Monday, November 18, 2013

What I’m Listening To

A sampling of what I have in my headphones right now.

broken-bells

James Mercer (of The Shins) and Danger Mouse return with the next bit of music from their outstanding Broken Bells project. It may be a small thing, but I just love the “aaaaah-oooohs” in the background around 1:20. These guys know how to make music.

This is from a band I just discovered and will be looking into a little more. This one actually comes with a free download too. Check out Great Good Fine Ok.

For the indie folk fans out there, don’t miss The Head and the Heart’s “Another Story”.

I don’t fall for pop songs like this very often, but Sia, with help from the amazing vocals of The Weeknd, makes an absolute gem for The Hunger Games. There’s a few good tracks on the soundtrack, but this one really jumps out.

You really shouldn’t miss the new Arctic Monkeys album. And this is the track I keep playing over and over.

The Smith Westerns have really grown on me slowly. It took me a few listens, but I’m really digging this.

Painted Palms are another brand new discovery. Really like the energy.

Washed Out, most famous for being the artist behind the Portlandia theme song, made some pretty great tracks for their new album. Like this one.

Sunday, November 17, 2013

Discovering the Lesser Known Side of The Beach Boys

beach-boys-hollywood-bowl

“When you listen to Pet Sounds, you use earphones, in the dark.” –Brian Wilson

As you start reading this post, I’d like you to click play on this track as you read my intro. The song is “Feel Flows” and the band is The Beach Boys. The same Beach Boys who you probably know for all the typical things: surfing, sun, girls, and California.

When Pandora first came around we were first introduced to the Music Genome Project, and if you are a Pandora user you may have been taught a little bit about your own music tastes. Maybe you learned a little about why you like what you like and learned some new terms. Music taste is such a subjective thing. I can try to explain it you why I like one sound more than another in paragraph form, but Pandora took that same information and tried to feed you bands and songs that were similar.

As I got more and more into music, one constant underlying comparison that kept coming up in bands I liked was Brian Wilson and The Beach Boys. The Shins, for example, often elicit Beach Boys comparisons, albeit subtly. For Local Natives, another favorite, it’s more obvious. I’ve seen comparisons made between the Beach Boys and Panda Bear/Noah Lennox/Animal Collective. Recently, while reading a little bit about Caveman, a smaller band I recently got into, The Beach Boys came up again. Here’s an example, side by side. Check out the isolated vocal track of “God Only Knows” next to a more modern track from Panda Bear and tell me you don’t hear the influence.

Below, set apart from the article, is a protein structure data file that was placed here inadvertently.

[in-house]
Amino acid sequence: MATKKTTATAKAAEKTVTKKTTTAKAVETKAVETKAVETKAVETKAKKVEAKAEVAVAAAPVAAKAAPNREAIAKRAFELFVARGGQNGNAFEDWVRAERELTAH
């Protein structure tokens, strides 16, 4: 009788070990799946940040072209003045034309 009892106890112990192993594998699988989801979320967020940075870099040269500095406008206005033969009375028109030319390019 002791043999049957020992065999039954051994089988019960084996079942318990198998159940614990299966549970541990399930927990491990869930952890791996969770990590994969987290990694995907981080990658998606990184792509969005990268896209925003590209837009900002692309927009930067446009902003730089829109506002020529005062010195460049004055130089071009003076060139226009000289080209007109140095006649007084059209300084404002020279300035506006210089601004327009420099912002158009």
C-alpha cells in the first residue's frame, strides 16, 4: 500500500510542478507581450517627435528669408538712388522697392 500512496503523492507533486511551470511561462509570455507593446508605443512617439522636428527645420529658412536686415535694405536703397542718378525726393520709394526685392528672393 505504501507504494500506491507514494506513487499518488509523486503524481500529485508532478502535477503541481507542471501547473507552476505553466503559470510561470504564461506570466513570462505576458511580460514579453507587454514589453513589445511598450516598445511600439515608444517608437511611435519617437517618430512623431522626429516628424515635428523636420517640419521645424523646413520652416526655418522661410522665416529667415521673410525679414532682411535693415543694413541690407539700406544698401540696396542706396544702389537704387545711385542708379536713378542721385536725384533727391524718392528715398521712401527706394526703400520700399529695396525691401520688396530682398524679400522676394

Here’s a band that, in 2013, is still being used to explain a certain identifiable sound over and over and over again. How prevalent is that? How many bands did something so distinct that their very sound can be described as Beach Boys-ish? What the Beach Boys did—essentially take barbershop quarter harmonies, intermingle them with pop music and experimentalism, and create a sound that helps to define the entirety of Southern California—is legendary if you think about it, but generally unappreciated. We revere The Beatles, Elvis, and Michael Jackson, but there’s a forgotten history amongst my generation surrounding the Beach Boys, a history that’s been whittled down to their sunny early hits like “California Girls”. But the Beach Boys are a complicated lot, as haunted and divided by their own stereotypes as anyone. The constant divide between Brian Wilson’s desire to be a forerunner in experimental music and Mike Love’s desire to be the cars-and-beaches-and-girls band that originally hit it big dragged the band apart for decades. I look forward to watching Paul Dano star as Brian Wilson in a legitimate biopic next year. Expect me to be there on opening day.